Symptom surveys performed in the weeks or months following oil spills have reported a higher prevalence of headache, throat irritation, and sore or itchy eyes in exposed individuals compared with controls. Some studies have also reported modestly increased rates of diarrhea, nausea, vomiting, abdominal pain, rash, wheezing, cough, and chest pain.7 One study of 6780 fishermen, which included 4271 oil spill cleanup workers, found a higher prevalence of lower respiratory tract symptoms 2 years after oil spill cleanup activities. The risk of lower respiratory tract symptoms increased with the intensity of exposure.8
A study of 858 individuals involved in the cleanup of the Prestige oil spill in Spain in 2002 investigated acute genetic toxicity in volunteers and workers. Increased DNA damage, as assessed by the Comet assay, was found in volunteers, especially in those working on the beaches.7 In the same study, workers had lower levels of CD4 cells, IL-2, IL-4, IL-10, and interferon compared with their own preexposure levels.
Studies following major oil spills in Alaska, Spain, Korea, and Wales have documented elevated rates of anxiety, depression, posttraumatic stress disorder, and psychological stress.9 A mental health survey of 599 local residents 1 year after the Exxon Valdez spill found that exposed individuals were 3.6 times more likely to have anxiety disorder, 2.9 times more likely to have posttraumatic stress disorder, and 2.1 times more likely to score high on a depression index.10 Adverse mental health effects were observed up to 6 years after the oil spill.
Approach to Patients
Clinicians should be aware of toxicity from exposures to oil and related chemicals. Patients presenting with constitutional symptoms should be asked about occupational exposures and location of residence. The physical examination should focus on the skin, respiratory tract, and neurological system, documenting any signs that could be associated with oil-related chemicals. Care consists primarily of documentation of signs and symptoms, evaluation to rule out or treat other potential causes of the symptoms, removal from exposure, and supportive care.
Prevention of illness from oil and related chemicals on the Gulf Coast during the cleanup period includes proper protective equipment for workers and common-sense precautions for community residents. Workers require proper training and equipment that includes boots, gloves, coveralls, and safety glasses, as well as respirators when potentially hazardous levels of airborne vapors, aerosols, or particulate matter exist. Workers should also take precautions to avoid heat-related illness (rest breaks and drinking sufficient fluids). All worker injuries and illnesses should be reported to ensure proper tracking.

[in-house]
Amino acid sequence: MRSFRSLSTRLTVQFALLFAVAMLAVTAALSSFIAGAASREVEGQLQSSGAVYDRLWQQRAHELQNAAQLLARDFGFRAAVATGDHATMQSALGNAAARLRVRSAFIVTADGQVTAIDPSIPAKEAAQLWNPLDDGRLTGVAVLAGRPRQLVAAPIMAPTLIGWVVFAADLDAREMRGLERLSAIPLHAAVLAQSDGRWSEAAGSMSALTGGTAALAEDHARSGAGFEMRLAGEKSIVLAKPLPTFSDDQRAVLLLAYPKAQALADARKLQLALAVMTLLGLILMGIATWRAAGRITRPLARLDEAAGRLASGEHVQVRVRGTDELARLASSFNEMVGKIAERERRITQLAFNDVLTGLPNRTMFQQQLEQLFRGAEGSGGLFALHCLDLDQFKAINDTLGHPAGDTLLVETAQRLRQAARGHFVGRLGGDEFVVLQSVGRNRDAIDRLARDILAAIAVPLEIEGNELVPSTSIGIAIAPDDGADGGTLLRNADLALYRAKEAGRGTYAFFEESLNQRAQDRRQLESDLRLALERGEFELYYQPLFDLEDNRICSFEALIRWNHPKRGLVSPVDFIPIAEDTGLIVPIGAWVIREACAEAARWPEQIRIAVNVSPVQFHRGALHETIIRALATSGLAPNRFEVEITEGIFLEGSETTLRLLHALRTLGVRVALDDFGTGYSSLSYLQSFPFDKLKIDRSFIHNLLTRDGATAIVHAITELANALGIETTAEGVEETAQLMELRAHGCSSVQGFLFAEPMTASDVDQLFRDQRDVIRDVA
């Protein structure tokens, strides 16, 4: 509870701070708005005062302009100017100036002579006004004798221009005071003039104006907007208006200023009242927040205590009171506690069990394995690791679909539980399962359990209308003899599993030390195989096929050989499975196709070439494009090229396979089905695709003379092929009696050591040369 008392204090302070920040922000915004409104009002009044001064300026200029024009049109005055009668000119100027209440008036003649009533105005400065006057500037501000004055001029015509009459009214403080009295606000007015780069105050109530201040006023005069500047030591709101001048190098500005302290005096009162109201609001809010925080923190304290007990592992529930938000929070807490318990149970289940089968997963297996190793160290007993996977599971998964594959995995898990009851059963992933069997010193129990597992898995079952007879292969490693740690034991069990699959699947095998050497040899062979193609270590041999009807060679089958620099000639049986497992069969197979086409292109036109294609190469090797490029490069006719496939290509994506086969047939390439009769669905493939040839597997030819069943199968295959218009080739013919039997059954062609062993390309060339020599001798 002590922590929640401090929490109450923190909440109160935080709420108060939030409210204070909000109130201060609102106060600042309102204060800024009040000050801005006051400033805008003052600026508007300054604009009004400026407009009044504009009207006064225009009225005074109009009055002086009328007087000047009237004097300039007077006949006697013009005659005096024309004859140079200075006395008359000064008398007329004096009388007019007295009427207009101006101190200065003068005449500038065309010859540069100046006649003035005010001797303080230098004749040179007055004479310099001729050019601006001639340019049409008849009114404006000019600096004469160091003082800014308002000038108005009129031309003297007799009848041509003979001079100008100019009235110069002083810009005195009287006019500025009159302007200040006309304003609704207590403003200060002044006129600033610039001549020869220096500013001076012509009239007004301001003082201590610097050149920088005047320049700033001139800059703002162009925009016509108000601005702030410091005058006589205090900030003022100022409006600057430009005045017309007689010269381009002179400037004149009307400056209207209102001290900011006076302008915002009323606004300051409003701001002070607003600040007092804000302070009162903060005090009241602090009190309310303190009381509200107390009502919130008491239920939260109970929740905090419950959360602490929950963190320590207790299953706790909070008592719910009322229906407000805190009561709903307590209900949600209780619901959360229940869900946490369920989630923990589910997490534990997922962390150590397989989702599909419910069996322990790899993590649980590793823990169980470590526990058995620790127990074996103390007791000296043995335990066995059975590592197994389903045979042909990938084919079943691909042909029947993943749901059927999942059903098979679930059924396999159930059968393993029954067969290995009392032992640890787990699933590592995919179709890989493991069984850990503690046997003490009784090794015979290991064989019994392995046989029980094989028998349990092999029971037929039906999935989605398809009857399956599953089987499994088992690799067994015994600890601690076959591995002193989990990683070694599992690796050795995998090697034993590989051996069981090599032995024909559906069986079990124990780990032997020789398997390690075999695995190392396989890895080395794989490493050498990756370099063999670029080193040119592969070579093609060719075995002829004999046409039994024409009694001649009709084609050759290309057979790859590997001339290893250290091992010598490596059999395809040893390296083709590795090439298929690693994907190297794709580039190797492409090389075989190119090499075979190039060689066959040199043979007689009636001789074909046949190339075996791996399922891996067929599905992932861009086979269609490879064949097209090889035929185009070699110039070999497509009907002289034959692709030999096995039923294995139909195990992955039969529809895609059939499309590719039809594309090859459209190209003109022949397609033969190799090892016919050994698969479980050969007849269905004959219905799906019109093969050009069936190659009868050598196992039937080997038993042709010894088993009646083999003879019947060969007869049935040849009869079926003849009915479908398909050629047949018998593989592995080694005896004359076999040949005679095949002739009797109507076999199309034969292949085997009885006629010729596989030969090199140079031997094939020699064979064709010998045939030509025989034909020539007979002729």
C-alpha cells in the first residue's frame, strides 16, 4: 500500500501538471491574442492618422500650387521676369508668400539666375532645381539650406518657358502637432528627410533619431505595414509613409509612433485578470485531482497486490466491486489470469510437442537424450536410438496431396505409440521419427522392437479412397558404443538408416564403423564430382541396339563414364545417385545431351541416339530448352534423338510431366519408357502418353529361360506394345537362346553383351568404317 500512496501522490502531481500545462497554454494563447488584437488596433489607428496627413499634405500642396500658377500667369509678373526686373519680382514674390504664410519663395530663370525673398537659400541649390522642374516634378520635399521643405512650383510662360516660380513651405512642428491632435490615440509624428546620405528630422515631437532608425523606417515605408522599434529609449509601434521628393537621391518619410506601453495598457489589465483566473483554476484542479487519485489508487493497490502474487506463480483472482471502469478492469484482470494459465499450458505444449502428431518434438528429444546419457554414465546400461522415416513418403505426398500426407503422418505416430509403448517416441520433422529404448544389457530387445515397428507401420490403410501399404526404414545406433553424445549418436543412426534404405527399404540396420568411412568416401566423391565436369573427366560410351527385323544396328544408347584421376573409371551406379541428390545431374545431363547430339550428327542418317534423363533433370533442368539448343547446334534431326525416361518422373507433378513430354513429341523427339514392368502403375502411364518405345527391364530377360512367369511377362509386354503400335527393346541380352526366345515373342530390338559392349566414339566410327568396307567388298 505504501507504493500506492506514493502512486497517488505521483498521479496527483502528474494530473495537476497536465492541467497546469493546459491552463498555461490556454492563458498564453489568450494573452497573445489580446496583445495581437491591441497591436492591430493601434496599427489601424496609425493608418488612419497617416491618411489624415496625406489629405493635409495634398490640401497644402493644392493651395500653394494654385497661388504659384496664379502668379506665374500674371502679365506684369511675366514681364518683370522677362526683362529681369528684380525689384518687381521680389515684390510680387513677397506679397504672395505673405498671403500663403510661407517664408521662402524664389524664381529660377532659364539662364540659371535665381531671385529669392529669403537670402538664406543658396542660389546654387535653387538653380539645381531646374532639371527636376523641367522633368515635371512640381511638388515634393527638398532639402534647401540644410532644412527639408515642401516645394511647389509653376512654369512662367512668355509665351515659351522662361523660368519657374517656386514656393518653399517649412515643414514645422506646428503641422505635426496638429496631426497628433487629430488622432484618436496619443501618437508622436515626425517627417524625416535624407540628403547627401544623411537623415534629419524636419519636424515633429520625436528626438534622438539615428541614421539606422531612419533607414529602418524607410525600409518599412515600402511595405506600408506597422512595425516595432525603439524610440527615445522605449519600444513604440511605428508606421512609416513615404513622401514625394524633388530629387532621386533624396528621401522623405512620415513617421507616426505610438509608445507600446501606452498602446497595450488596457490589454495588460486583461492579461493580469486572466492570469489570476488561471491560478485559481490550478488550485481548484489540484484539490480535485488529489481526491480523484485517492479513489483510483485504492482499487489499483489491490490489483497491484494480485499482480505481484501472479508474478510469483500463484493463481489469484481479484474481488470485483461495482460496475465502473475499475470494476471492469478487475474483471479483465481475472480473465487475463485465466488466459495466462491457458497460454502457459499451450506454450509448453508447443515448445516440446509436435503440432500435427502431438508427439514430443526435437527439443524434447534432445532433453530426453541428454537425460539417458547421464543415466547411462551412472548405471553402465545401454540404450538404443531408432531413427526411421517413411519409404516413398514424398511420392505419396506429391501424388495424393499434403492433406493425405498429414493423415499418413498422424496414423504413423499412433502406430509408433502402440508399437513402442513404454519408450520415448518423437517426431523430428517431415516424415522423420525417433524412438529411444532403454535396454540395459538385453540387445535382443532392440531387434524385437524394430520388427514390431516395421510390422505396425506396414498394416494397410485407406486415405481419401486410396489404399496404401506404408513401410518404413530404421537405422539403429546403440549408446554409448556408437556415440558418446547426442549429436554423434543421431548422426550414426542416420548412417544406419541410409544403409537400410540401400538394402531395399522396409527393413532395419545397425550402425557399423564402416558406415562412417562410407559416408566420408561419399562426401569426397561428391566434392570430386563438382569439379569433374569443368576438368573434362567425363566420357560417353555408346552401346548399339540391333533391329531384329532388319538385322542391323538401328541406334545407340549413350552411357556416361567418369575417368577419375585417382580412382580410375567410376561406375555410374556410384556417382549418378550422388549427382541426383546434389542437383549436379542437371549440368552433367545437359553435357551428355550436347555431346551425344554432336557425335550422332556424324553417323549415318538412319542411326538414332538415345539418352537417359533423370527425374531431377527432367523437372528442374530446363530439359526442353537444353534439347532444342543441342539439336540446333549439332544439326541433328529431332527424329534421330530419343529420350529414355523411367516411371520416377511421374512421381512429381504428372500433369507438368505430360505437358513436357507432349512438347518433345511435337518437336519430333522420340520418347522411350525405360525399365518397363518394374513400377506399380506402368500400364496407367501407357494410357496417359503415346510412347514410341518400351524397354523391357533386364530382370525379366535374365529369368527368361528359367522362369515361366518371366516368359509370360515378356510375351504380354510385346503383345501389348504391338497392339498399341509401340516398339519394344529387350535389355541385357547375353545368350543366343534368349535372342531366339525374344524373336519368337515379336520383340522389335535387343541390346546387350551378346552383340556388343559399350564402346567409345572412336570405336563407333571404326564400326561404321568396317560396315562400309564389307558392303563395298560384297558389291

Community residents should not fish in off-limit areas or where there is evidence of oil. Fish or shellfish with an oily odor should be discarded. Direct skin contact with contaminated water, oil, or tar balls should be avoided. If community residents notice a strong odor of oil or chemicals and are concerned about health effects, they should seek refuge in an air-conditioned environment. Interventions to address mental health in the local population should be incorporated into clinical and public health response efforts. Over the longer term, cohort studies of Gulf cleanup workers and local residents will greatly enhance the scientific data on the health sequelae of oil spills.
1. Agency for Toxic Substances and Disease Registry (ATSDR). Toxicological Profile for Total Petroleum Hydrocarbons (TPH). Atlanta, GA: US Dept of Health and Human Services, Public Health Service; 1999.
2. National Toxicology Program. Naphthalene. Report on Carcinogens. 11th ed. Research Triangle Park, NC: US Dept of Health and Human Services, Public Health Service; 2005. http://ntp.niehs.nih.gov/ntp/roc/eleventh/profiles/s116znph.pdf. Accessed August 9, 2010.
3. US Environmental Protection Agency. Odors from the BP Oil Spill. http://epa.gov/bpspill/odor.html. Accessed June 7, 2010.
4. Law RJ, Hellou J. Contamination of fish and shellfish following oil spill incidents. Environ Geosci. 1999;6(2):90-98. FREE FULL TEXT
5. Gorma RW, Berardinelli SP, Bender TR. HETA 89-200 and 89-273-2111, Exxon/Valdez Alaska Oil Spill. Health Hazard Evaluation Report. Cincinnati, OH: National Institute for Occupational Safety and Health; 1991.
6. O’Neill AK. Self-Reported Exposures and Health Status Among Workers From the Exxon Valdez Oil Spill: Cleanup [master’s thesis]. New Haven, CT: Yale University; 2003.
7. Rodríguez-Trigo G, Zock JP, Isidro Montes I. Health effects of exposure to oil spills [in Spanish]. Arch Bronconeumol. 2007;43(11):628-635. PUBMED
8. Zock JP, Rodríguez-Trigo G, Pozo-Rodríguez F; et al, SEPAR-Prestige Study Group. Prolonged respiratory symptoms in clean-up workers of the Prestige oil spill. Am J Respir Crit Care Med. 2007;176(6):610-616. FREE FULL TEXT
10. Palinkas LA, Petterson JS, Russell J, Downs MA. Community patterns of psychiatric disorders after the Exxon Valdez oil spill. Am J Psychiatry. 1993;150(10):1517-1523. <FREE FULL TEXT